VW's newest Beetle pays homage to the original Bug
As a product of a generation that grew up with the Volkswagen Beetle — the original Bug — I have fond memories of that wildly affordable, quirky little car.
Even if you didn't have one in your immediate family, you had a cousin or a friend who drove one.
What I remember most was the dramatic difference in temperature from your feet to your face during cold weather. The variance could be as much as 30 degrees.
As your nose and ears flirted with frostbite, perspiration puddled in your shoes from the hot air blasting from the floor heater.
It was far from perfect, but the Beetle was cheap to buy and operate. Highways were brimming with them in the 1960s.
VW stopped selling the Beetle in the United States in 1979, and it would be 23 years before the car returned to the U.S. market as the New Beetle.
With its modern interpretation of the original's styling, the New Beetle looked enough like the Bug to attract those of us who remembered it, yet it was hip enough to lure younger buyers.
We responded warmly, and sales flourished.
Flash forward to 2012 and the second generation of the Beetle's second coming. Even for an iconic design like the Beetle, we expected some significant styling changes.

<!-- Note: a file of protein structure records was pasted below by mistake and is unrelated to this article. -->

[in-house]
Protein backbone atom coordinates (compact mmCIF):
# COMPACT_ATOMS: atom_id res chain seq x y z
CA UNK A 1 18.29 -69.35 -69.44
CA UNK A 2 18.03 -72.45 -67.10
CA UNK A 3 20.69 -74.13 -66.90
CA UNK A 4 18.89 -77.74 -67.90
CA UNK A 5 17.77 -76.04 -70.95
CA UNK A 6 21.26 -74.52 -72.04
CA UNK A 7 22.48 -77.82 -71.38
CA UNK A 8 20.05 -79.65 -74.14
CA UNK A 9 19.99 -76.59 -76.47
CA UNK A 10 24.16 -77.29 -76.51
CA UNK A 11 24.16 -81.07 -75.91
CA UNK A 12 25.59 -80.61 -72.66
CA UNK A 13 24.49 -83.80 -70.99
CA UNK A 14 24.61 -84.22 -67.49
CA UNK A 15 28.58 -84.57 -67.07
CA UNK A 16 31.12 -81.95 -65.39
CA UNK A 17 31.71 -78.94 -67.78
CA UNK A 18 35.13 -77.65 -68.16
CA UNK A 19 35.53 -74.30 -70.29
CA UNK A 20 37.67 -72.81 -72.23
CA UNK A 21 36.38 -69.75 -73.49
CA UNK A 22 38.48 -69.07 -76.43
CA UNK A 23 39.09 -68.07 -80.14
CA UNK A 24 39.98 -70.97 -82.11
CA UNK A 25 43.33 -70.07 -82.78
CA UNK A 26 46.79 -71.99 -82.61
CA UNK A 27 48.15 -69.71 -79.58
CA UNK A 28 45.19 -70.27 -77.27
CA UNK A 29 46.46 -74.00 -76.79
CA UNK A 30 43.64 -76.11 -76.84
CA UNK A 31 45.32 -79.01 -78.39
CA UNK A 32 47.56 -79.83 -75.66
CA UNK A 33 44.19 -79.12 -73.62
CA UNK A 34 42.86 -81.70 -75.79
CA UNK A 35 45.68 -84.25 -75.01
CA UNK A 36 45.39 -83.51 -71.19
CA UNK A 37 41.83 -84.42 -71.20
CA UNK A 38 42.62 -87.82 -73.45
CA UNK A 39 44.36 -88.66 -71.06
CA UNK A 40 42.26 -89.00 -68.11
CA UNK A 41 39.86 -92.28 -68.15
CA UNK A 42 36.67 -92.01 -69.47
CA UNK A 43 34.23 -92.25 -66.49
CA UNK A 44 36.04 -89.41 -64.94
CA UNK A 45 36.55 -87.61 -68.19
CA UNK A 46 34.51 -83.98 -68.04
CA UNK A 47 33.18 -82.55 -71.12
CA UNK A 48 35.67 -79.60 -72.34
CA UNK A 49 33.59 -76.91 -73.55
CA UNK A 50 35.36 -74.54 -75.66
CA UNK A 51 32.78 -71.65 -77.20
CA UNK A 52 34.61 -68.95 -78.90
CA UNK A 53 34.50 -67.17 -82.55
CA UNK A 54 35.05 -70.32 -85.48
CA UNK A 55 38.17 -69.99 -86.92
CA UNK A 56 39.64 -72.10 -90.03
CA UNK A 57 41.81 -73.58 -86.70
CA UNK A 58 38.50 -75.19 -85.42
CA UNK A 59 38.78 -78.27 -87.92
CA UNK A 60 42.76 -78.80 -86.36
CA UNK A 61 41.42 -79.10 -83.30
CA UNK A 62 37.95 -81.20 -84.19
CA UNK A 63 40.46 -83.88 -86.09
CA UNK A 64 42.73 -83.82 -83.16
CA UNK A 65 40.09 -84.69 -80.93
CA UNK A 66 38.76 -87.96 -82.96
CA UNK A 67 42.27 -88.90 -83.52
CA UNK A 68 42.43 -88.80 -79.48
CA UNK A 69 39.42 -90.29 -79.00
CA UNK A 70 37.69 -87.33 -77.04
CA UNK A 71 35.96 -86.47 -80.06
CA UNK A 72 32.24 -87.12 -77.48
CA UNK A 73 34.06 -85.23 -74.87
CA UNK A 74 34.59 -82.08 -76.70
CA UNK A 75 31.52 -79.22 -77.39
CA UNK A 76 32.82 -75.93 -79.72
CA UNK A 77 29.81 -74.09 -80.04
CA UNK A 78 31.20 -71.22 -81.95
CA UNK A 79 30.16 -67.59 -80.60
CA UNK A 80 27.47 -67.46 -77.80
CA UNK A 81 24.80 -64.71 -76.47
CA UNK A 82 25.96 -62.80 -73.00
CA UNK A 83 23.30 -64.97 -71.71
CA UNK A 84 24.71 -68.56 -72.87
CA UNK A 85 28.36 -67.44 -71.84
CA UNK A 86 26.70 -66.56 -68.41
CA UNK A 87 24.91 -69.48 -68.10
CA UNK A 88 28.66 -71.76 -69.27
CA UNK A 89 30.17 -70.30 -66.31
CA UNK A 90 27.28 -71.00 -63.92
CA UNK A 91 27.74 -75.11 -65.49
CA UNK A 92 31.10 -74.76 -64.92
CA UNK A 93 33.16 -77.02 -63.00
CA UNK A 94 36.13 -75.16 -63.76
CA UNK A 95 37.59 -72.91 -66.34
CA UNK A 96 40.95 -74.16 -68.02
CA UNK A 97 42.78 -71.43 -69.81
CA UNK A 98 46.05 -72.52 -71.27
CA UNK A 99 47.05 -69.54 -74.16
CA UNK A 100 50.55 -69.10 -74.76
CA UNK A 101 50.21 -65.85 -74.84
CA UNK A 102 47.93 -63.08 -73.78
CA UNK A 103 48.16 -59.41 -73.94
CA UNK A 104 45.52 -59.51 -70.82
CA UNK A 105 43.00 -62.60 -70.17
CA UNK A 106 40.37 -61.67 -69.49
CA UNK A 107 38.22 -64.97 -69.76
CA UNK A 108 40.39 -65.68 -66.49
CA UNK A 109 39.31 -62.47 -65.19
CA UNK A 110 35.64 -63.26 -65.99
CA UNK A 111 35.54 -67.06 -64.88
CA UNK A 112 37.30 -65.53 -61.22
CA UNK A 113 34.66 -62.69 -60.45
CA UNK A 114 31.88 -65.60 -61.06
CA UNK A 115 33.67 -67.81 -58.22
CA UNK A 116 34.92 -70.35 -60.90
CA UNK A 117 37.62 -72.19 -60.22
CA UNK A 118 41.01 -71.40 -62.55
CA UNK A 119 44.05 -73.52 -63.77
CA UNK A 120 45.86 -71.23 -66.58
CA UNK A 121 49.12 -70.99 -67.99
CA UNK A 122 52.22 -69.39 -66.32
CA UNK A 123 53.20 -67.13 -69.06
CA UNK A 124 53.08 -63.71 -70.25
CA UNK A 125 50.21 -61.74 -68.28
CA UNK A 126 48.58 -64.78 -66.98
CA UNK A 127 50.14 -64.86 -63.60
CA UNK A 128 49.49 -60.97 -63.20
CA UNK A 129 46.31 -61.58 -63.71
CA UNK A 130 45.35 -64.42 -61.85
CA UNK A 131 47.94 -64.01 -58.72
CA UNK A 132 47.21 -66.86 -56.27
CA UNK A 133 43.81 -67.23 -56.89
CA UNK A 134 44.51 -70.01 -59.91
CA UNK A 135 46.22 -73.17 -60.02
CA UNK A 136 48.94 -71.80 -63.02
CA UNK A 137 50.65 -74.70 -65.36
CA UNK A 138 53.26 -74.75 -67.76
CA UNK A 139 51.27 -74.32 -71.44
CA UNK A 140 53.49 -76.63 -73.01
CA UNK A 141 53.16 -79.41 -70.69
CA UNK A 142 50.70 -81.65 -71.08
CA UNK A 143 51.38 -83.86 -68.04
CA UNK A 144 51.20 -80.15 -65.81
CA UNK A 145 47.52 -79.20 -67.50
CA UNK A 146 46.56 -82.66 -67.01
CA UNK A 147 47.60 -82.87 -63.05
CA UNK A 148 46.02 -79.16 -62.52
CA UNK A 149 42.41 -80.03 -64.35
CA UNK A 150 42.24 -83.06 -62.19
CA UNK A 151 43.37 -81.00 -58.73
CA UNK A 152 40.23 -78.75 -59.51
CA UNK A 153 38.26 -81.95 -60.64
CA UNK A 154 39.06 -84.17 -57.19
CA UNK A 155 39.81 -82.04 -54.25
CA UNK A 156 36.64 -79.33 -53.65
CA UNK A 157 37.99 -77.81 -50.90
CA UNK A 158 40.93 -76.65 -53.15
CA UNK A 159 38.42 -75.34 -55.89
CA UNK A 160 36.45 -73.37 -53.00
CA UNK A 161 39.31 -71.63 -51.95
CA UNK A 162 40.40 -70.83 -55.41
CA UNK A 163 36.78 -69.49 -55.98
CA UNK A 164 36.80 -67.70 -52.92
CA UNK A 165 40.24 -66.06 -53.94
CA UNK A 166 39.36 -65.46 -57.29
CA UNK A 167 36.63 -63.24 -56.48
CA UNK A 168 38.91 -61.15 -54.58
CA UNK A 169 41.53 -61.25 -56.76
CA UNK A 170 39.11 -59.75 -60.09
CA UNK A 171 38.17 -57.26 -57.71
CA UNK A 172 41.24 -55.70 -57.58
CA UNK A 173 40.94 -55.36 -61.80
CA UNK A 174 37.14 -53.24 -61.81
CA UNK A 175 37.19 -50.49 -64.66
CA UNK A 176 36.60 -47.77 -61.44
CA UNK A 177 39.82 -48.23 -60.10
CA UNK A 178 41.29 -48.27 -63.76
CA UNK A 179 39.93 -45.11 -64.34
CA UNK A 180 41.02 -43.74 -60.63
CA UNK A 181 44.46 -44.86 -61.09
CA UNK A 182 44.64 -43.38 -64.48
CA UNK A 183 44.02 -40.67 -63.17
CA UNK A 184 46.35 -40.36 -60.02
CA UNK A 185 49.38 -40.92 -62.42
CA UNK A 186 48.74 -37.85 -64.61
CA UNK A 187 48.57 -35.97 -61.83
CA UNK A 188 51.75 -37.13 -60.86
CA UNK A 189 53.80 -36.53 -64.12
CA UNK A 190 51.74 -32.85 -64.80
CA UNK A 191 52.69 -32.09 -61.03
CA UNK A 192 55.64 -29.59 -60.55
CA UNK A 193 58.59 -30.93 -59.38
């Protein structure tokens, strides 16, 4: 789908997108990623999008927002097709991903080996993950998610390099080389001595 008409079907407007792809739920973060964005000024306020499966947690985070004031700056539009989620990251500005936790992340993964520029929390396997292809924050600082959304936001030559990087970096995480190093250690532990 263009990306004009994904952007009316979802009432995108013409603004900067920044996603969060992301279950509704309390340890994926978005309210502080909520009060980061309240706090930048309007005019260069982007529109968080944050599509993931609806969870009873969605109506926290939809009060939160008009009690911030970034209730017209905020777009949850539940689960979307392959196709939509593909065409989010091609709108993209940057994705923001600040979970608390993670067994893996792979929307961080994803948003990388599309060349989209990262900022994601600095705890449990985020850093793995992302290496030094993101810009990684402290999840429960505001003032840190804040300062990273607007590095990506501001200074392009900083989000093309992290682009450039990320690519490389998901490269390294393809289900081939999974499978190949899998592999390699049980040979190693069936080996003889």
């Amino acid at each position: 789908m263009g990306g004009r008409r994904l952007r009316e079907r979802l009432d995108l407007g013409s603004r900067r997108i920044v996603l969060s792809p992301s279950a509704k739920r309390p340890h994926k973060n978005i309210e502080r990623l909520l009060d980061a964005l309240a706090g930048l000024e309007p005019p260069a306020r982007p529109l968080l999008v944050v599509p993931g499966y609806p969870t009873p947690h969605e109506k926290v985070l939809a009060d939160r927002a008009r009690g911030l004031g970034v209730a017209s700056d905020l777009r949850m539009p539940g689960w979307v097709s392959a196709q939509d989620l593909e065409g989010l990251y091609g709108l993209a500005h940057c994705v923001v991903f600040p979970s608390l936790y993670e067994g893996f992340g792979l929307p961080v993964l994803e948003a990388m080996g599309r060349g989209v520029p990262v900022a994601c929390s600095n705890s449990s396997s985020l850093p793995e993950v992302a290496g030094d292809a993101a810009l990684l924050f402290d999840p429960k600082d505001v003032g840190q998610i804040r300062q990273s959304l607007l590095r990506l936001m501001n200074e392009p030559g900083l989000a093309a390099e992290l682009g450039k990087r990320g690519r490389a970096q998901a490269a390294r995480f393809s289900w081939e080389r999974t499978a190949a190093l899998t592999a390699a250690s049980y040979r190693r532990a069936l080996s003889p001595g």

VW faced the problem of retaining key styling cues from the original while somehow making the second generation car look different from the first.
Remarkably, it did just that. How? It made the 2012 Beetle look even more like the original.
In profile, the 2012 looks much more like a 1960s Beetle than the 2003 New Beetle.
Studying their lines, the 2012 has a longer hood, a steeper rake to the windshield and a more streamlined roofline than the 2003. These are proportions taken directly from the original Beetle.
VW's strategy when it brought back the Beetle was to play on our love of nostalgia. Apparently that strategy is alive and well.
You can judge for yourself, but styling the 2012 Beetle to look even more like 1960s car has had the additional effect of making it look more substantial — maybe even a bit macho.
VW wants to attract more male buyers to the Beetle. The new design can't hurt that effort.
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